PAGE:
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Edgar Lee Masters (1868–1950). Spoon River Anthology. 1916.

149. Searcy Foote

I WANTED to go away to college

But rich Aunt Persis wouldn’t help me.

So I made gardens and raked the lawns

And bought John Alden’s books with my earnings

And toiled for the very means of life.

I wanted to marry Delia Prickett,

But how could I do it with what I earned?

And there was Aunt Persis more than seventy,

Who sat in a wheel-chair half alive,

With her throat so paralyzed, when she swallowed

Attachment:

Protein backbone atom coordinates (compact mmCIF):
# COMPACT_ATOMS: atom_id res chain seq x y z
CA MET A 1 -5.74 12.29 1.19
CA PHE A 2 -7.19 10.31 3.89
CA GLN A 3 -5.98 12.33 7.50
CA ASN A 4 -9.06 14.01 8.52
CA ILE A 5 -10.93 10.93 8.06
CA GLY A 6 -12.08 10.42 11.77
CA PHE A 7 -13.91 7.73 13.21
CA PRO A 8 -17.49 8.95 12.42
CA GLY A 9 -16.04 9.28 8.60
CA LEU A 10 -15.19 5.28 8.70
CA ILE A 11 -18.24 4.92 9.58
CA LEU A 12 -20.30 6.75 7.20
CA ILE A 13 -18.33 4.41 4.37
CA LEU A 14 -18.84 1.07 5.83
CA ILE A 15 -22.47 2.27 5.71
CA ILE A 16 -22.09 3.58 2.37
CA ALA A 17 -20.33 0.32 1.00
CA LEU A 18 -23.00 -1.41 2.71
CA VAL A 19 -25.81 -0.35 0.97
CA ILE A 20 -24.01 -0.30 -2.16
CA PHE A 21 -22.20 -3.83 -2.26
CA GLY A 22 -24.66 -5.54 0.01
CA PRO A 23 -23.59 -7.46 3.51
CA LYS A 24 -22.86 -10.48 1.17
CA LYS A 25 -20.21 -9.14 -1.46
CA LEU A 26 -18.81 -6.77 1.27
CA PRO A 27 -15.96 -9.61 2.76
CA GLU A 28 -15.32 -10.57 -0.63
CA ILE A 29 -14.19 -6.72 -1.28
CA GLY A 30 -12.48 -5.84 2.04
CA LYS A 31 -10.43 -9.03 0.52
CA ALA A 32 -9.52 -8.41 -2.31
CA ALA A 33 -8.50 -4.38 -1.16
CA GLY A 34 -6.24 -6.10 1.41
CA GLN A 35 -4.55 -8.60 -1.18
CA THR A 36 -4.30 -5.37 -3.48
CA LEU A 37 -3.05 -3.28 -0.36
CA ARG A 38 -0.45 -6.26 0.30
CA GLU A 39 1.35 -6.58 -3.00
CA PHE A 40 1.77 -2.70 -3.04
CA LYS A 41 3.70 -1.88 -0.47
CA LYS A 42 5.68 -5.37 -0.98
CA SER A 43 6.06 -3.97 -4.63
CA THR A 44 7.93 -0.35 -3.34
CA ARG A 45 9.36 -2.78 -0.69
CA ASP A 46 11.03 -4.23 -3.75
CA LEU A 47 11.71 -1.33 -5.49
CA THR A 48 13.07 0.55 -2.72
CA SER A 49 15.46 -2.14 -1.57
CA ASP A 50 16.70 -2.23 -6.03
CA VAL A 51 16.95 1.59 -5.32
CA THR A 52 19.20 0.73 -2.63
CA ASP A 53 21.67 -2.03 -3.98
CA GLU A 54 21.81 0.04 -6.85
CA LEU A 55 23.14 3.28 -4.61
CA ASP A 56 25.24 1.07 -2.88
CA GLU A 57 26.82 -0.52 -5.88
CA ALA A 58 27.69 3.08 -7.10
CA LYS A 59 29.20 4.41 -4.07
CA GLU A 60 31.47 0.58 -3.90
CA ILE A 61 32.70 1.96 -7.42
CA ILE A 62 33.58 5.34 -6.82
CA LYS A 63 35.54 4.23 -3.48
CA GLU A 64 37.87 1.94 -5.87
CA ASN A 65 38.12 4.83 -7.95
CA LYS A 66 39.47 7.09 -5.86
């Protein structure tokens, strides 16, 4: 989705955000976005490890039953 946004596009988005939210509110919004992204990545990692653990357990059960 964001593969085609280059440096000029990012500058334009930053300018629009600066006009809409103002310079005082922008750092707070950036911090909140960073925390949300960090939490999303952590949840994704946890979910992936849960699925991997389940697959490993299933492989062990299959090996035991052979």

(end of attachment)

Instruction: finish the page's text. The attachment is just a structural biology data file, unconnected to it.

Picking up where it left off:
The soup ran out of her mouth like a duck—

A gourmand yet, investing her income

In mortgages, fretting all the time

About her notes and rents and papers.

That day I was sawing wood for her,

And reading Proudhon in between.

I went in the house for a drink of water,

And there she sat asleep in her chair,

And Proudhon lying on the table,

And a bottle of chloroform on the book,

She used sometimes for an aching tooth!

I poured the chloroform on a handkerchief

And held it to her nose till she died.—

Oh, Delia, Delia, you and Proudhon

Steadied my hand, and the coroner

Said she died of heart failure.

I married Delia and got the money—

A joke on you, Spoon River?